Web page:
February 11, 2021

In the spring of 2020, our school went completely online with no grades given and no attendance taken. However, the district—and federal government—expected speech-language pathologists (and other special education staff) to get up and running immediately and fully meet IEP mandates. Many of us felt immense stress and worked during summer break to make up sessions.

For the 2020–2021 school year, our district gave parents the option of either full online or hybrid education. The online option gives students daily synchronous classes. Weekly hybrid education for elementary students includes four half-days onsite and one half-day of virtual instruction and independent learning. Hybrid education for middle and high school students includes in-person instruction two days per week, remote learning two days per week, and half-day tutorial/office hours the fifth day. Special students in self-contained classes attend school five days a week, either in-person or virtually, with one late start day.

If hybrid students stay home on their in-person days or hours, they can log into their class(es). General and teachers present live and online classes simultaneously.

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Overcoming scheduling challenges

This model posed several challenges for SLPs. At the beginning of the school year, my colleagues and I discussed speech-sound production sessions: how to best maximize the visuals and the acoustics through required mask use on campus. We came up with several creative solutions: outdoors at a safe distance with no masks (living in Southern California helps); indoors with plexiglass barriers; virtual, even if the student was on campus; or a combination, depending on the student’s needs. The district eventually provided face shields for the SLPs. The district mentioned providing clear masks for our students, but those have yet to materialize.

Scheduling—never an easy task in the best of times—became even more difficult in this hybrid model. The school day is shorter than pre-pandemic, but caseloads—with required IEP minutes—remain the same. At first, I tried grouping in-person students together and online students together. When possible or necessary, students attended sessions on their “off” day. These groupings didn’t always work. And even when they did work, “live” students often stayed home from school and logged in virtually. I needed to quickly adapt.

I now hold all my group sessions on Zoom, sharing my screen with live and online students. All students have school-issued devices—tablets or Chromebooks—so I require even my live students to bring their devices. In-person students turn off the sound to prevent feedback, so I need to repeat what they say for virtual students to hear. This approach lets me easily give control to various students to spin virtual spinners, annotate slides, or type in responses. Ideally, I would have a good external mic on my table to pick up everyone’s voices, but that isn’t currently available.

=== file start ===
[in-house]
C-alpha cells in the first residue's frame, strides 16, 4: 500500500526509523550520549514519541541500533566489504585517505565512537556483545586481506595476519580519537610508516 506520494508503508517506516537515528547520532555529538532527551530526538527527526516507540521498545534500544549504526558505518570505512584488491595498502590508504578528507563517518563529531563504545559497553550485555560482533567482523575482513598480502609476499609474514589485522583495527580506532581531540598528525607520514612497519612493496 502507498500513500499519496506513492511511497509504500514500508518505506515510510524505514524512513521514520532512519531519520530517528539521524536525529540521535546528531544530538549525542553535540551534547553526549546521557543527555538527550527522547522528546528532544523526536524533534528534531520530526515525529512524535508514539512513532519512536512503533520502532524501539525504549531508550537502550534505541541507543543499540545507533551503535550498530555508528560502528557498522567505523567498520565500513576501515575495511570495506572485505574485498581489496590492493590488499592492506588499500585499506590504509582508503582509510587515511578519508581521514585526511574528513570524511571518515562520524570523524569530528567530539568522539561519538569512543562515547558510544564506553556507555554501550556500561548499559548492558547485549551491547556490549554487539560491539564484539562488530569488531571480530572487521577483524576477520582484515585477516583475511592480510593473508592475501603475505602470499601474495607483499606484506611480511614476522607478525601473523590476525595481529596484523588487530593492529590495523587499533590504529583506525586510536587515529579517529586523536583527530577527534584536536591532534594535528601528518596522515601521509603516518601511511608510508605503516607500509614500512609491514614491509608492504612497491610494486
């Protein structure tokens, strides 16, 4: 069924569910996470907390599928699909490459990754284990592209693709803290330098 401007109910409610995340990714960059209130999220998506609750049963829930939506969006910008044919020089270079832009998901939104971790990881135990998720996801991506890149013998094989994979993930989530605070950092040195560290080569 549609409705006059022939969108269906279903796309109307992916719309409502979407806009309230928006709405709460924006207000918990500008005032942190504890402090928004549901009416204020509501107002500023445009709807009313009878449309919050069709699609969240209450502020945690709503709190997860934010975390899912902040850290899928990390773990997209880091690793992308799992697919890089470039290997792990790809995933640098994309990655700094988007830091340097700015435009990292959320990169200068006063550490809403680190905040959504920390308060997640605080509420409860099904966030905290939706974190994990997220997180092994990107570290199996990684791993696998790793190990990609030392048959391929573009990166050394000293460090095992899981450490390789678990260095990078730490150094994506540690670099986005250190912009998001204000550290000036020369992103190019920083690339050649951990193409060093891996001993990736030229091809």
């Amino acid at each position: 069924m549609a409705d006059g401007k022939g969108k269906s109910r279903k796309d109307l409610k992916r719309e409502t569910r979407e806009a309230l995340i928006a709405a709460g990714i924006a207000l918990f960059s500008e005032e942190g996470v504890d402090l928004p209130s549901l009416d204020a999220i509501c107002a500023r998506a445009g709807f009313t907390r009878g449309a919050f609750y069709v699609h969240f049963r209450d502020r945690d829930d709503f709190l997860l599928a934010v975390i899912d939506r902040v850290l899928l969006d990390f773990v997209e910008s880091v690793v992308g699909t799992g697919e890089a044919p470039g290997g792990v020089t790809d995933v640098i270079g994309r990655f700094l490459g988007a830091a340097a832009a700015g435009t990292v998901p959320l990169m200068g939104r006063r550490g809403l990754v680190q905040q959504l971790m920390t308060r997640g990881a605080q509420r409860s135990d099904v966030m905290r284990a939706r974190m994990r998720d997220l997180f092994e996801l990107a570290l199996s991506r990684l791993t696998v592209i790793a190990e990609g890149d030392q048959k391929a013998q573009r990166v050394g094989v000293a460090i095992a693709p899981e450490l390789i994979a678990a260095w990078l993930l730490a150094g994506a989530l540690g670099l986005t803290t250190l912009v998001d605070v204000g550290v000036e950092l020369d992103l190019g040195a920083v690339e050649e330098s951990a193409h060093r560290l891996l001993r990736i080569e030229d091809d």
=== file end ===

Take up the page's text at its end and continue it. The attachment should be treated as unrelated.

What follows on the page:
Hybrid lesson planning

Lesson eventually became easier as I became more familiar with online resources and developed my own template for virtual presentations. Recently, the district agreed to use some of the MediCal (California Medicaid) money SLPs generate to purchase each full-time SLP a subscription of their own. I’m part-time and did not get this perk, but colleagues chose programs such as Everyday Speech for social-emotional skills, Ultimate SLP for  games and activities, SLP Toolkit for caseload management, and SLP Now for  materials and mini-courses. Of the digital resources, I tend to use Ultimate SLP and Boom Cards. I have always used  either Google Slides or PowerPoint, so I continued presenting most sessions using slides with supplemented materials such as books or cards.

We still deal with barriers, primarily with online students. Teachers can’t require students to turn their cameras on, so I struggle to get them to turn on their cameras during our sessions. They also sometimes say their sound doesn't work, so they need to use the chat box instead of speaking, significantly slowing down the pace of the group. Background noise from online students can distract everyone and muting/unmuting slows things down, which can make getting through a lesson plan challenging.

Service delivery is different. In group sessions I like to incorporate choral responses, and partner sharing, both of which are difficult in a simultaneous hybrid model. Despite progress, I rarely get through as much of a lesson as I did before COVID-19 struck.

They say things will never be quite the same, and this is definitely a unique learning experience. When I started 40 years ago, I never would have imagined how I’d be serving students in-person and online simultaneously. Am I being effective? It’s hard to say. Due to the barriers, I rarely get as much target practice in a lesson, but I do see progress. Is it difficult? Yes, but it is doable. Am I enjoying the work? It’s challenging, but I find creativity in problem-solving, and I still get to connect with my students even from afar.

Francine Wenhardt, MS, CCC-SLP, contracts with Tustin Unified schools in southern California. She also teaches at Chapman University and serves as ASHA’s California State Education Advocacy Leader. She’s an affiliate of ASHA Special Interest Groups 1, Language Learning and Education, and 16, School-Based Issues. [email protected]

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